For women, and men too, weary of nuance and yearning for a straightforward liberated woman to cheer and a tyrannical and pompous husband to deplore, the French comedy "Potiche"
is for you. Catherine Deneuve and Gerard Depardieu star in this delightful confection with a social message. Set in 1977, Deneuve is a stay-at-home "trophy wife" treated like an exalted maid by her sexist pig of a husband who's got a mistress on the side. The husband, played by Fabrice Luchini, struts around and issues orders and comes across as an all-around fool while his wife busies herself catering to his every whim. Then the workers strike at the umbrella factory he runs, hold him hostage, and the poor fellow is shaken to the core. Once he's released, his sympathetic wife dispatches him on a cruise to recover his health.
While he's out flirting with whomever he can find, she takes over the factory and -- voila! -- she does a better job. Of course, it was her father's business to start with. She also rekindles an old flame with her leftist boyfriend, played by Depardieu, who's a union activist and holds a seat in government. She implements his pro-worker views and the factory hums along with new bright colors for umbrellas created by her decidedly gay son, whom the husband disparages as "the little runt." Her daughter, who it turns out is more conservative, keeps the books and tries to put the brakes on her mother's social experiment. The family dynamic over workers' rights is a microcosm of the arguments we've heard in Wisconsin. How much should workers prosper? The difference is that in "Potiche," there is no ambiguity. The grievances of the workers are so clearly justified.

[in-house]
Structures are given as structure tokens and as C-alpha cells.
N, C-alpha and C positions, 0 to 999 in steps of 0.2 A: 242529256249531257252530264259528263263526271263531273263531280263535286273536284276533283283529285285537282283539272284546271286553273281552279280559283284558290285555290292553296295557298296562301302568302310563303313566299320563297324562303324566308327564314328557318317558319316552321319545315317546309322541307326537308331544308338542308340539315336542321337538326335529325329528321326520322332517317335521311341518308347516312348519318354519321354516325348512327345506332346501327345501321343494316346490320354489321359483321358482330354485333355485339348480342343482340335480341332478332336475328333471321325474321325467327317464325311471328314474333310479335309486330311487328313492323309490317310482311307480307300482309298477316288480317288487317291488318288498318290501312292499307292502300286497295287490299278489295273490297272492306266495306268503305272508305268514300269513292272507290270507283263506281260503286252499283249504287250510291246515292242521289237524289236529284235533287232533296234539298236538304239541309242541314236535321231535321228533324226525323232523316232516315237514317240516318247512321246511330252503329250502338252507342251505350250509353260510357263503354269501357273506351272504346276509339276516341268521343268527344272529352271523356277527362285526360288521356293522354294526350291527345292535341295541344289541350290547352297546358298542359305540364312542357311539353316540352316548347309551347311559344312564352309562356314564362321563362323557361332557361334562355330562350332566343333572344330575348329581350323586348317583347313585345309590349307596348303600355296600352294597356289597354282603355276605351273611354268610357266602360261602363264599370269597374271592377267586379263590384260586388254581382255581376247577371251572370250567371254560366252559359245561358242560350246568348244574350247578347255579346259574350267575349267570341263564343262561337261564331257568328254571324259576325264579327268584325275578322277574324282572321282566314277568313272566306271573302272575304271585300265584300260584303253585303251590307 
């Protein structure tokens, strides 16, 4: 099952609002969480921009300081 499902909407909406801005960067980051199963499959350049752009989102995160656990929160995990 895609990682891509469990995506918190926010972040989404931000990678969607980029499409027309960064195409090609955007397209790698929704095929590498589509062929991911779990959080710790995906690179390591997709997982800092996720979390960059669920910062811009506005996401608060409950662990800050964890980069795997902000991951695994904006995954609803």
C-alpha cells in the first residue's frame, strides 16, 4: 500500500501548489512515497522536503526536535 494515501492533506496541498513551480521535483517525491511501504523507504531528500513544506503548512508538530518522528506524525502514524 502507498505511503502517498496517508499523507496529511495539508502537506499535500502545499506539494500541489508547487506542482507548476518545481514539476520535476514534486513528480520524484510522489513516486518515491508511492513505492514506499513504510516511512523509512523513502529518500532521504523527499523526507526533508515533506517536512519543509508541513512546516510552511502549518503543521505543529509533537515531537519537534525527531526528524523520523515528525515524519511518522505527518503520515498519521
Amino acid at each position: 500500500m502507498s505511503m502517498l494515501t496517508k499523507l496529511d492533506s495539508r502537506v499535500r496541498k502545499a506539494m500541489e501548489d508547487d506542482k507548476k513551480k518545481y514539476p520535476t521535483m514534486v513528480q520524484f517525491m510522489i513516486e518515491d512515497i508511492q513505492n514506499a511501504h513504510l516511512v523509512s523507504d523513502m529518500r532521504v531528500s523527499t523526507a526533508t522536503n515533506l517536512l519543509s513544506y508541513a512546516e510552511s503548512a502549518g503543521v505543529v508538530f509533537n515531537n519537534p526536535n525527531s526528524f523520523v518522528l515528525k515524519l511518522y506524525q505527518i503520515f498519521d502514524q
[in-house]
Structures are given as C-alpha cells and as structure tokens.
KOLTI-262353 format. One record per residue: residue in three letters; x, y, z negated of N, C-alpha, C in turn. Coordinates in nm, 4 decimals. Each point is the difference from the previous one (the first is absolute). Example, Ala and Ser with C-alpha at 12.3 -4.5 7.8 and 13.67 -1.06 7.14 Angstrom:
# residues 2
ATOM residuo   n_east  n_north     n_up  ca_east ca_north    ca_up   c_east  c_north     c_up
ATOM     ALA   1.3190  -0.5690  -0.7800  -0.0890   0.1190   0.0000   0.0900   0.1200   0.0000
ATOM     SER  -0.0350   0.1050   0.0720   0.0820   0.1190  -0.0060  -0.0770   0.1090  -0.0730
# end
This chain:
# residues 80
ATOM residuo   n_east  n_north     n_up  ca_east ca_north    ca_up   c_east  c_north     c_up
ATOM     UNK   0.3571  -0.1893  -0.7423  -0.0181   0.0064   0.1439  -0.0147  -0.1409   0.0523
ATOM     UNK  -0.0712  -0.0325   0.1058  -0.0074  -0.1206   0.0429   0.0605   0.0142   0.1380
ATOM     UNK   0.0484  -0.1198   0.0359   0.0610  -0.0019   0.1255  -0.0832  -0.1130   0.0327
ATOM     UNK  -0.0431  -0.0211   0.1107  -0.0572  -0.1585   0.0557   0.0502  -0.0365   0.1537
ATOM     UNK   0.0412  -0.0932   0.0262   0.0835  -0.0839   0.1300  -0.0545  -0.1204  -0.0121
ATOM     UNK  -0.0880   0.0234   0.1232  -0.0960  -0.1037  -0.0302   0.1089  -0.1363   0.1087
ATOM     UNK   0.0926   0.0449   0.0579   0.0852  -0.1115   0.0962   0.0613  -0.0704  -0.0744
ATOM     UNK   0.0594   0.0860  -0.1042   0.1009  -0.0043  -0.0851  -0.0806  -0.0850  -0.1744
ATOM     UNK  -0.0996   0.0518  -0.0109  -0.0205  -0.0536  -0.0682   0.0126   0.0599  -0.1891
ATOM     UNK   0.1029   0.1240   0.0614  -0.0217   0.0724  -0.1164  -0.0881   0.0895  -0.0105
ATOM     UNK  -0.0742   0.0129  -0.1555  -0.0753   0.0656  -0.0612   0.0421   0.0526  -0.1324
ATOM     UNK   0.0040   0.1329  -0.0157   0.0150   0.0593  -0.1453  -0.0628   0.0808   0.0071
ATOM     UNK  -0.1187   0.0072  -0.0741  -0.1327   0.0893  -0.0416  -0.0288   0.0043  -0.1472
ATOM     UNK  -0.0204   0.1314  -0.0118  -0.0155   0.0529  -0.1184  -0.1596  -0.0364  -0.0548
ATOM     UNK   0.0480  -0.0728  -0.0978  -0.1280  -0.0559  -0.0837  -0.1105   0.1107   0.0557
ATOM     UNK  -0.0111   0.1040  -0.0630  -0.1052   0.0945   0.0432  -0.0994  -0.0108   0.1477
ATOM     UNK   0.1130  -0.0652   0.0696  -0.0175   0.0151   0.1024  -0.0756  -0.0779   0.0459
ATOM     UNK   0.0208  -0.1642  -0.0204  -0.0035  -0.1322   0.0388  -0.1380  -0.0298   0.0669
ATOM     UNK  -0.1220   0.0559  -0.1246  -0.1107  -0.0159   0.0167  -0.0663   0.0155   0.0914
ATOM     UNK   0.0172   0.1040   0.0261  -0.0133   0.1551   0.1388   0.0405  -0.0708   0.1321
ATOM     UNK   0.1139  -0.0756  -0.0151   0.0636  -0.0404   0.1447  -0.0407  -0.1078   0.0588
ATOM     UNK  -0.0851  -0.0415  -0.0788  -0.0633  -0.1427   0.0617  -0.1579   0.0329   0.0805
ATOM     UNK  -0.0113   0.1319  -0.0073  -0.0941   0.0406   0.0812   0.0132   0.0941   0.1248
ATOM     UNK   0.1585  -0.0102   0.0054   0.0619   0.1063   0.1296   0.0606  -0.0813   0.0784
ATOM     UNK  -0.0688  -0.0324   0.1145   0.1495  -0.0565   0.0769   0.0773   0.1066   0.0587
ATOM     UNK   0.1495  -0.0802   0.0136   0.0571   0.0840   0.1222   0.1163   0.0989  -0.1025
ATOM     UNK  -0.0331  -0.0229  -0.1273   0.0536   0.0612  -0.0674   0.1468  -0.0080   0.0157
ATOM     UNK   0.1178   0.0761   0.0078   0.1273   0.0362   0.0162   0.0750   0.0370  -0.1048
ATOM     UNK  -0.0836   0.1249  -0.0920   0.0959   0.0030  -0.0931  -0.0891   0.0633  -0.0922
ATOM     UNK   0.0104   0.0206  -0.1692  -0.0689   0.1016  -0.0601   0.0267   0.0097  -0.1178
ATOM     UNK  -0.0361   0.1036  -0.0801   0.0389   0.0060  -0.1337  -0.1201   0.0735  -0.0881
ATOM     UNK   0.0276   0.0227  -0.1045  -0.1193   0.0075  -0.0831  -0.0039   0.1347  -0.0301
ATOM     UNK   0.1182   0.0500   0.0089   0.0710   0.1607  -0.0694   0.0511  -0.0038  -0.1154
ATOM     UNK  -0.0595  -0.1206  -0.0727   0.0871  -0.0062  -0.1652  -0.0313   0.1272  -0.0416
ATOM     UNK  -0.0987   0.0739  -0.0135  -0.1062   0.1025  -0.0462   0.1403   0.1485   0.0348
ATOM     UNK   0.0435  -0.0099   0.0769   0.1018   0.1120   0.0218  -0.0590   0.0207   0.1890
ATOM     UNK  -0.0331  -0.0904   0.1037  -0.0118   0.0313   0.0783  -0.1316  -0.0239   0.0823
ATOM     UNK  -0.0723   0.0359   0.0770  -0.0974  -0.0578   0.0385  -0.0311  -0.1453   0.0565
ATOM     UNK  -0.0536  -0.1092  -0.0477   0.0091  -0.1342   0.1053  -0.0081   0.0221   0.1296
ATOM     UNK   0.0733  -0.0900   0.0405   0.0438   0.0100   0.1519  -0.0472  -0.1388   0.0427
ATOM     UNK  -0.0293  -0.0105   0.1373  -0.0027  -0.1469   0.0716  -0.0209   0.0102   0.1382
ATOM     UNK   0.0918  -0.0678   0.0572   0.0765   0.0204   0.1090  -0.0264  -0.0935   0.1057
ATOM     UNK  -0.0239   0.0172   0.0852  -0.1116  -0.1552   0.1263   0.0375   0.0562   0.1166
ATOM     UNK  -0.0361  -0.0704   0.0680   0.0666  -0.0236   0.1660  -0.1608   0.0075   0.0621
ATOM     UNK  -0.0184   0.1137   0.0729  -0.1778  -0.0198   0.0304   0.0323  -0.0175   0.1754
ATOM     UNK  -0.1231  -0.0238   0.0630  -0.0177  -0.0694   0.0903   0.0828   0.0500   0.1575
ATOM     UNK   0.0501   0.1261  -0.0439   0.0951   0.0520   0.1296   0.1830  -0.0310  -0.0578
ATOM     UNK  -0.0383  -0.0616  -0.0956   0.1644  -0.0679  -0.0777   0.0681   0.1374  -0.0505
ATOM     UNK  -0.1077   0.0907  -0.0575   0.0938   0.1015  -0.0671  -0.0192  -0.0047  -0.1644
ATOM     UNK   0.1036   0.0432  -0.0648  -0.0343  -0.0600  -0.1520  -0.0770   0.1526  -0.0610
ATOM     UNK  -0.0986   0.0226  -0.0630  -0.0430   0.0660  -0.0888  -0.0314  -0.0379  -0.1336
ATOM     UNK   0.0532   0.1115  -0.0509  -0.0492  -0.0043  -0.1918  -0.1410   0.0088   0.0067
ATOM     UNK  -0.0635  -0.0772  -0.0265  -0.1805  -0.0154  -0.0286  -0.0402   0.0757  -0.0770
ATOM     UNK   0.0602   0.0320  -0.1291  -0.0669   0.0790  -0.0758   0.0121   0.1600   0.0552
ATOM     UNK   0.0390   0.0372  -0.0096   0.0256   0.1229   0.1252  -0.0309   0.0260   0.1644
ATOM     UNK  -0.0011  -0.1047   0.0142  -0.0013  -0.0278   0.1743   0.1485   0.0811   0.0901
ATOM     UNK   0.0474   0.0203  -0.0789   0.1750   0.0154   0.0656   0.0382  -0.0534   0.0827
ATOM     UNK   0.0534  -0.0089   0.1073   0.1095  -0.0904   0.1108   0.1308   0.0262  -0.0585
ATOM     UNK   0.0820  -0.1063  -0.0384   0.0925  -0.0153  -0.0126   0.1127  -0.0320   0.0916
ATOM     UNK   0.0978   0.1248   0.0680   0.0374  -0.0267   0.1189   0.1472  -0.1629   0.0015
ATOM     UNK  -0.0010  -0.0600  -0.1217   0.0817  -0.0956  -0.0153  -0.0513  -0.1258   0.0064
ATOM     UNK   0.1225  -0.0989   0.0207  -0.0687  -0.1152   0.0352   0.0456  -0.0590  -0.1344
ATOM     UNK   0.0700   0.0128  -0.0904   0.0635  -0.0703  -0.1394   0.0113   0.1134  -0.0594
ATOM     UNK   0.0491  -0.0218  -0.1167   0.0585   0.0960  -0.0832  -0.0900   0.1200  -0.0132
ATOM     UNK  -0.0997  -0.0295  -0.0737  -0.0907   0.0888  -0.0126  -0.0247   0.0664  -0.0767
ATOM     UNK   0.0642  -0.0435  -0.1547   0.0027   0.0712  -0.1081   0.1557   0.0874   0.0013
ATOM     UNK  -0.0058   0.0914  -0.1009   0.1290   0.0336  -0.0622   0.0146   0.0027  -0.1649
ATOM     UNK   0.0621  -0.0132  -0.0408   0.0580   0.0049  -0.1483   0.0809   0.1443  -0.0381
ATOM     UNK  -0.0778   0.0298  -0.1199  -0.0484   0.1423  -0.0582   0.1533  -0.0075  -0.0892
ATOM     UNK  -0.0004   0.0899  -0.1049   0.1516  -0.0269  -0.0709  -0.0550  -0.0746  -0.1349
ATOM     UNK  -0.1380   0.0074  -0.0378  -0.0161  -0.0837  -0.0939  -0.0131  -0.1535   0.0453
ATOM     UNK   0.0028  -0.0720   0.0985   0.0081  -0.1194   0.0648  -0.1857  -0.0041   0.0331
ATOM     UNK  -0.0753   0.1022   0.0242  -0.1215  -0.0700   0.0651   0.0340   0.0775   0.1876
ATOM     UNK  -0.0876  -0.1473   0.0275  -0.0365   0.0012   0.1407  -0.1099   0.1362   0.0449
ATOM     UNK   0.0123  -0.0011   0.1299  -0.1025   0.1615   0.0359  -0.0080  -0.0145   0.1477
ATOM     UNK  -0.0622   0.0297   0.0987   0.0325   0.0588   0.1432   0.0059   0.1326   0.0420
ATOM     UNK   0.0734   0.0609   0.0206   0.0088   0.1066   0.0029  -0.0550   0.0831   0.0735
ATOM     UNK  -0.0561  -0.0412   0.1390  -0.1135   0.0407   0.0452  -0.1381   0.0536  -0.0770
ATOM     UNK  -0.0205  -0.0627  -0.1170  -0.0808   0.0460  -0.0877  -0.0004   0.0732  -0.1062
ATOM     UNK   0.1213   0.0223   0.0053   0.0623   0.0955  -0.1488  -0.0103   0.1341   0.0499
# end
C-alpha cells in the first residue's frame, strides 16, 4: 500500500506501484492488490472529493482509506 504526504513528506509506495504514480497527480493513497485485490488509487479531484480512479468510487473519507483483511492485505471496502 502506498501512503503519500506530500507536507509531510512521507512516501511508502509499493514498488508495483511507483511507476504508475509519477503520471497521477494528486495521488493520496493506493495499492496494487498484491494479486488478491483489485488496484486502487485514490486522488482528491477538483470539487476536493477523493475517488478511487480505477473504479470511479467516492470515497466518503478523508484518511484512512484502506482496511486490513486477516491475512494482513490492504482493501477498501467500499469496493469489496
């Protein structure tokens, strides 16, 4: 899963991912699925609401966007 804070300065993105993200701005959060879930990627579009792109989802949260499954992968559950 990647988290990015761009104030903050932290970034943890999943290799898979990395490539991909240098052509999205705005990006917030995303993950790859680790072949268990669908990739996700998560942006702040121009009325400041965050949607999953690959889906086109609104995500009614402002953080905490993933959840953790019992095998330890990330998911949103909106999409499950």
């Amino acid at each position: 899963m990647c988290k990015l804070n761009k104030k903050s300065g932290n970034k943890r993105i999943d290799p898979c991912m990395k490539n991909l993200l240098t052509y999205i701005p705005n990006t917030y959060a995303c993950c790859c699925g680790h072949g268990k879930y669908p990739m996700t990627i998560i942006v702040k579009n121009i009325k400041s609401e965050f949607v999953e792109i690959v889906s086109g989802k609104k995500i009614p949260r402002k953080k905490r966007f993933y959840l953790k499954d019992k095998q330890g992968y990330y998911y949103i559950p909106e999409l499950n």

There are plenty of surprising twists and laughs in this film, adapted from the hit play
of the same name, as Deneuve's submissive character transforms into a top business executive, a rarity in 1977. The employees thrive and the husband is reduced to watching daytime television, a trophy spouse who takes his wife's old role (except he mostly lies around the house and doesn't tend to things, as she did). But it doesn't end there; hubby pulls off a devious power play, but cannot shake Deneuve's newfound confidence, even if she does yield back the factory.
The film is what the French call a "boulevard comedy" -- star-driven, light, not too challenging; in short, a movie to be enjoyed. The director, Francois Ozon
, is openly gay, and says that the female characters in his movies represent him; it's through them that his emotions and thoughts surface. Deneuve's character triumphs, though with complications for her newfound affair. She doesn't seem all that bothered, though; this is a movie that exalts career at a time when it eluded most women.
The particular French sensibility about sex comes through in an amusing way. Mistresses are no big deal, and it turns out Deneuve's character had a few flings herself, which dismays her leftist lover. In another gender reversal, he's the one who pines for what might have been. Film critic Gerald Peary, who spoke after a recent screening of the film, pointed out that even though "Potiche" is set in a time when women's liberation was just getting into full swing, "all movies about the past are really about today."